There are mangoes — dried, chili-dusted pieces of mango that make kids pucker their cheeks after tasting the lemon squeezed on it. There is dulce de tamarindo, a sweet that makes adults pause and remember the way they’d ask their madres for some pesos so they could feel the sticky maroon candy wedge between their teeth. And there is the fast, wispy sound of Latinos on TV who are talking sports to the pace of musica ranchera, songs that swell with accordions and horns and whatever else can get people dancing.
All of this is housed in La Plaza, one of the Auburn area’s Mexican supermarkets and taquerias located in the Tiger Crossing Shopping Center near Winn-Dixie.
“This place is like a piece of home,” said Oswaldo Cruz, 30, whose family is from El Salvador. “I come here after work a lot, and I don’t know, you just feel less alone when you see the food from your country. My kids love it.”
Azucena Santillanes Rodriguez, the owner of La Plaza, said she is grateful to hear such comments from her customers. Seeing customers eat her food makes her want to go back in time to tell herself that it would be OK, she said, to tell the little girl from Durango, Mexico, who prayed to la Virgin de Guadalupe that her family would one day have the basic things they needed.
“When I came to the United States in 1999, I was 18 years old, so I didn’t have any plans of opening a business,” Rodriguez said. “I was just waiting tables at my uncle’s restaurant, trying to learn the language and save money.”
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Her uncle, Tino Rodriguez, had settled in Opelika in 1999 and opened a restaurant named after the place of his family’s birth: Durango’s Mexican Restaurant. Rodriguez said she enjoyed working with her family.
Some of the customers, however, could be offensive.
A few male customers, she said, expected the women working at the restaurant to be flirtatious.
“I remember some of the customers treated the waiters wrong,” she said. “They just expected some of [the waiters] to be flirting with them, but of course that wasn’t our job.”
After eight years of working as a waiter, Rodriguez said she came home one day to her son, Sebastian Santillanes, who was 10 months old, and her mother, Cristina Santillanes, who helped Rodriguez raise him, and felt stuck in place.
She realized how quickly the months had passed since Sebastian was born. It would be up to her to raise him, she said, up to her to be the mother and father for this child that “had cheeks big like balloons” and “eyes so pretty” they made her look to their future and see what she had to do for their sake.
“You know how it is with Latinos and saving money. I had been doing that the whole time I was a waiter,” Rodriguez said. “I asked my brother for a loan, and with that plus the money I had, I decided I had to open a business.”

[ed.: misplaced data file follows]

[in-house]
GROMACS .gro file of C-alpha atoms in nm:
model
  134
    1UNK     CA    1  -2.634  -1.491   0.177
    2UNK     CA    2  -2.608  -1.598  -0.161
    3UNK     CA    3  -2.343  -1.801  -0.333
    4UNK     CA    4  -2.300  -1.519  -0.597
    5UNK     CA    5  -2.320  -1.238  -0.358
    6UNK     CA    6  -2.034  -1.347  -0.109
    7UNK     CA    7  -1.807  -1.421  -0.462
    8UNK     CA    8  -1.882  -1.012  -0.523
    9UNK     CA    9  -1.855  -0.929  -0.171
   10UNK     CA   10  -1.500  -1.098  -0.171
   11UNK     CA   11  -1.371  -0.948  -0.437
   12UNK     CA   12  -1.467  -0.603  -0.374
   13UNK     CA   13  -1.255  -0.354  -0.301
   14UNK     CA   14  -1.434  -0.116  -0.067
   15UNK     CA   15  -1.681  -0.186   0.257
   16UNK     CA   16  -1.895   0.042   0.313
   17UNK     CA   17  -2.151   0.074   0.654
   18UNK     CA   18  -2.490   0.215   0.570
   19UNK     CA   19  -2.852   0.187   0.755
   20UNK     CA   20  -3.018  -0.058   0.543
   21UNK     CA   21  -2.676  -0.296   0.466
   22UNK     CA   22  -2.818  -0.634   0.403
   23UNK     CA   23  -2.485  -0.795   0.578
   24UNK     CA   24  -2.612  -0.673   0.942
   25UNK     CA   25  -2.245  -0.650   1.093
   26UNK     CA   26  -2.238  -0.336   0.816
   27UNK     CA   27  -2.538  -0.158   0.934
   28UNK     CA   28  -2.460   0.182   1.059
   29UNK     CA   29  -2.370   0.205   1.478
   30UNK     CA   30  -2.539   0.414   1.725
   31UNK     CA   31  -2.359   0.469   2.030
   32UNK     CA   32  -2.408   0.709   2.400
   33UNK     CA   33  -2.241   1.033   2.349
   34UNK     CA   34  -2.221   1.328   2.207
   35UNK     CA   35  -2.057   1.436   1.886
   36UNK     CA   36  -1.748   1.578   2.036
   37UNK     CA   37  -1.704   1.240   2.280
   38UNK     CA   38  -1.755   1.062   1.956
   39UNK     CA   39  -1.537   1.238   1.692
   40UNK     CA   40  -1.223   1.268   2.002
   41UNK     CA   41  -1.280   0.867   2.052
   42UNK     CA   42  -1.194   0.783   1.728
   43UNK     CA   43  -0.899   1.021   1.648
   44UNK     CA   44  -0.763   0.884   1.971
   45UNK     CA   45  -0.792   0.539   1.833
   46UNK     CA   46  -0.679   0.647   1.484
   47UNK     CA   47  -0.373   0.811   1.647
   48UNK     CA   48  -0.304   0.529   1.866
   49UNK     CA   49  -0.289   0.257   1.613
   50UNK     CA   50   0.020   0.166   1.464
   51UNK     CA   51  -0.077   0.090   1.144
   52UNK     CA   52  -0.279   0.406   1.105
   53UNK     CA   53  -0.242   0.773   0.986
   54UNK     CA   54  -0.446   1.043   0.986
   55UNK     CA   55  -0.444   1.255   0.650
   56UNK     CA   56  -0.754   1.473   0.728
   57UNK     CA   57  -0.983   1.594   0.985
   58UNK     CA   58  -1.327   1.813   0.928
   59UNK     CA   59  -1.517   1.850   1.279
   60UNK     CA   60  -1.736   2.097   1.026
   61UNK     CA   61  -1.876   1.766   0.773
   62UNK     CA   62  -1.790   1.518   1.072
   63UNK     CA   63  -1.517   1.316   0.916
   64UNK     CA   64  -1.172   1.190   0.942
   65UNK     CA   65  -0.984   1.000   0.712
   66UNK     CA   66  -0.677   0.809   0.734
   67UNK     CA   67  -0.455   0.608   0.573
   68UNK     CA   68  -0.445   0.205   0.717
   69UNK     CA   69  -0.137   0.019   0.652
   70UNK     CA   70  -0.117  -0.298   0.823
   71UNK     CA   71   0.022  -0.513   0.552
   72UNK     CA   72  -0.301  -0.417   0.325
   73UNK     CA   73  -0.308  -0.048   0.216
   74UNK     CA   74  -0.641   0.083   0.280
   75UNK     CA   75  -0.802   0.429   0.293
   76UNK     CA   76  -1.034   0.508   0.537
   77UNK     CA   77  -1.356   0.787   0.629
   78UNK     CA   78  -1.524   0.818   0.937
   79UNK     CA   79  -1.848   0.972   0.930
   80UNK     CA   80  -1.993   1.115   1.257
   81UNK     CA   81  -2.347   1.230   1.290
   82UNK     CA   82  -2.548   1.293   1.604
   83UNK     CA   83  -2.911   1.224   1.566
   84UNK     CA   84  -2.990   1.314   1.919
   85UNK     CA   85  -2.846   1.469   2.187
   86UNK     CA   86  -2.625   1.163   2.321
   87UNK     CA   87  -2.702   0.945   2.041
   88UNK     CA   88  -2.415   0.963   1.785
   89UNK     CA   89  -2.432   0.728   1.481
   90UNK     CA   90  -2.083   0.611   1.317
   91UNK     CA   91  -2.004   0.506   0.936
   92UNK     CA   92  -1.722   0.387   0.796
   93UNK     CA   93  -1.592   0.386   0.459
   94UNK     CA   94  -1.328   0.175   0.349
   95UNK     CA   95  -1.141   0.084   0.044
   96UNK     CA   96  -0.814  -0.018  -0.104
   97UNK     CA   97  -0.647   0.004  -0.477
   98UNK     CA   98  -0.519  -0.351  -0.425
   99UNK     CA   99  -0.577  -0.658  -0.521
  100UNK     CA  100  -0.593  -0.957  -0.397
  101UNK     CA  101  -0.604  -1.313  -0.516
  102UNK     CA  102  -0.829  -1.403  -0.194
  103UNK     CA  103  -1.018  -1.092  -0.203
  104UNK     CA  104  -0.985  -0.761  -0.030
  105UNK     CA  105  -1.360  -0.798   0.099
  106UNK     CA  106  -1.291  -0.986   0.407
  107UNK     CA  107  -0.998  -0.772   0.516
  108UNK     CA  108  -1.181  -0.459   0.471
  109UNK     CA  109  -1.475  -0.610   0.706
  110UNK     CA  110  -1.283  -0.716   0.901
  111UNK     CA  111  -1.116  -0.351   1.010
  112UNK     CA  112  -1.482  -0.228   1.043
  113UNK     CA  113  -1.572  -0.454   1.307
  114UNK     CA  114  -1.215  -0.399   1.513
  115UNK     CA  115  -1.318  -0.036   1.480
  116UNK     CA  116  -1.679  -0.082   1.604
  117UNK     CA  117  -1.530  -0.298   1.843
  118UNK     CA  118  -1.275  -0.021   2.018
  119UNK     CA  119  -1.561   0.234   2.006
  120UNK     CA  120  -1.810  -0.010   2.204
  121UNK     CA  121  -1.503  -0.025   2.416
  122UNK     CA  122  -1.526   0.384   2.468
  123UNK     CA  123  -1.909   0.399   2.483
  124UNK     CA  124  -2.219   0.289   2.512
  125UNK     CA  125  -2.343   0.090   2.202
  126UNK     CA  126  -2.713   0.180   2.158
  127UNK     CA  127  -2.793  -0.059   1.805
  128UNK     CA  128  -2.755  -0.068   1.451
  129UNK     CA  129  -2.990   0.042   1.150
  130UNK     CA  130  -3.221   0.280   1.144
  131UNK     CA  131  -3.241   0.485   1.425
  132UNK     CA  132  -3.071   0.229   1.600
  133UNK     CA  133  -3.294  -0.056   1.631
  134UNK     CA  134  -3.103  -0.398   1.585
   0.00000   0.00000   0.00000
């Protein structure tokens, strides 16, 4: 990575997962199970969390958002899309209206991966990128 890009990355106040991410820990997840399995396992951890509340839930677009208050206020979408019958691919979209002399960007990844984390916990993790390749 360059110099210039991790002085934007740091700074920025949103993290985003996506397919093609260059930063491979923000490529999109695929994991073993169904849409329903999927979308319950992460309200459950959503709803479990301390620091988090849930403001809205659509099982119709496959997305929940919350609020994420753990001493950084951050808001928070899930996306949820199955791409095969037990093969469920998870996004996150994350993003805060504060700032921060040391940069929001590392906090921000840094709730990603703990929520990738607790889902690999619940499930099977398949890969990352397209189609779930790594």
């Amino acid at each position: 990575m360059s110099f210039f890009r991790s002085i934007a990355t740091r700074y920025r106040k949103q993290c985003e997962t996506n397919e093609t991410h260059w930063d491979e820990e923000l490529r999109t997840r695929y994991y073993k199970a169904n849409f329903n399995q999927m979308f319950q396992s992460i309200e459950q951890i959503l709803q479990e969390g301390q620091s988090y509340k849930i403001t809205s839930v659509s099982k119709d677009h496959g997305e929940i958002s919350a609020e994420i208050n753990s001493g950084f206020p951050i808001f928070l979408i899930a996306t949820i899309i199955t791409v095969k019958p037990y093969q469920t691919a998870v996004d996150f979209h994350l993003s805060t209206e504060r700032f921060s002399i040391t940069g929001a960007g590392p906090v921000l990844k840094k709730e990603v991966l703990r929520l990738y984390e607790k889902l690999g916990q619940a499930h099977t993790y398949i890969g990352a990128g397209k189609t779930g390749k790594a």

She decided she’d open the city’s first Mexican supermarket along with a taqueria. The two locales would be right next to each other.
“Of course I was nervous,” she said. “But I knew this was for me to get ahead and to help mi hijo.”
Some family members cautioned her about the risk of starting a business. It was 2011, and the recession was still causing people to reel from the economic impact.
Rodriguez decided the risk was worth taking. She can remember the anxiety she experienced as a child, stressing about her
parents’ financial uncertainty. Her child would not have that, she said.
The fridge would be full, and the mailbox would be empty of overdue billing statements, she promised herself.
“Nobody other than God knows what will happen to you,” she said.
She prayed that God had written her story and that it included a chapter on a successful La Plaza opening.
Her prayers weren’t answered initially.
During her first year of business, almost no customers came. For a two-week stretch, only two customers entered the store. She worked 12 hour days, seven days a week.
“When you have a son, and it’s up to you to raise him, you don’t think about the hours,” she said. “I was going to get us ahead on my own, so I had to stay hopeful.”
It would be 8 p.m., no customers all day, and still, she’d stay in the store until closing time.
“I used to say to myself, ‘Well, there was nothing today, but I think tomorrow will be better,’” she said. “You have to be constant and disciplined when you start something like this.”
Again, she prayed to her Virgincita de Guadalupe.
And after several tomorrows, a few Latinos began going to the store they heard was selling treats from Mexico. Then a few students began entering the store with curiosity. Then those students told other students. Soon, Rodriguez had to hire an extra hand. Eventually, she hired more.
La Plaza now employs five Latinas who bring dedication and talent to the dishes that make their restaurant known, Rodriguez said.
The dishes are her grandmother Josefa Ramirez’s recipes. She used to show up unexpectedly like an inspector and make sure the sauces were up to her standards, Rodriguez said.
“It started with her recipes back in Durango, and ...,” she said before receiving a call from her son.
She apologizes and answers.
“OK, but don’t get burned,” she tells her son, who is hungry.
She rolls her eyes and smiles.
“I think he’s happy there’s soup,” she says.
In a few hours, she says, she will honk her horn in the driveway and be home with him. She will see a fridge filled with food and tell her son that there is a place where you can step inside and taste the candy of a people that picked mangoes in the sun, that dried the slices of fruit he holds in his hands as his madre whispers to him goodnight.
She will tell him that they are the owners of this place.
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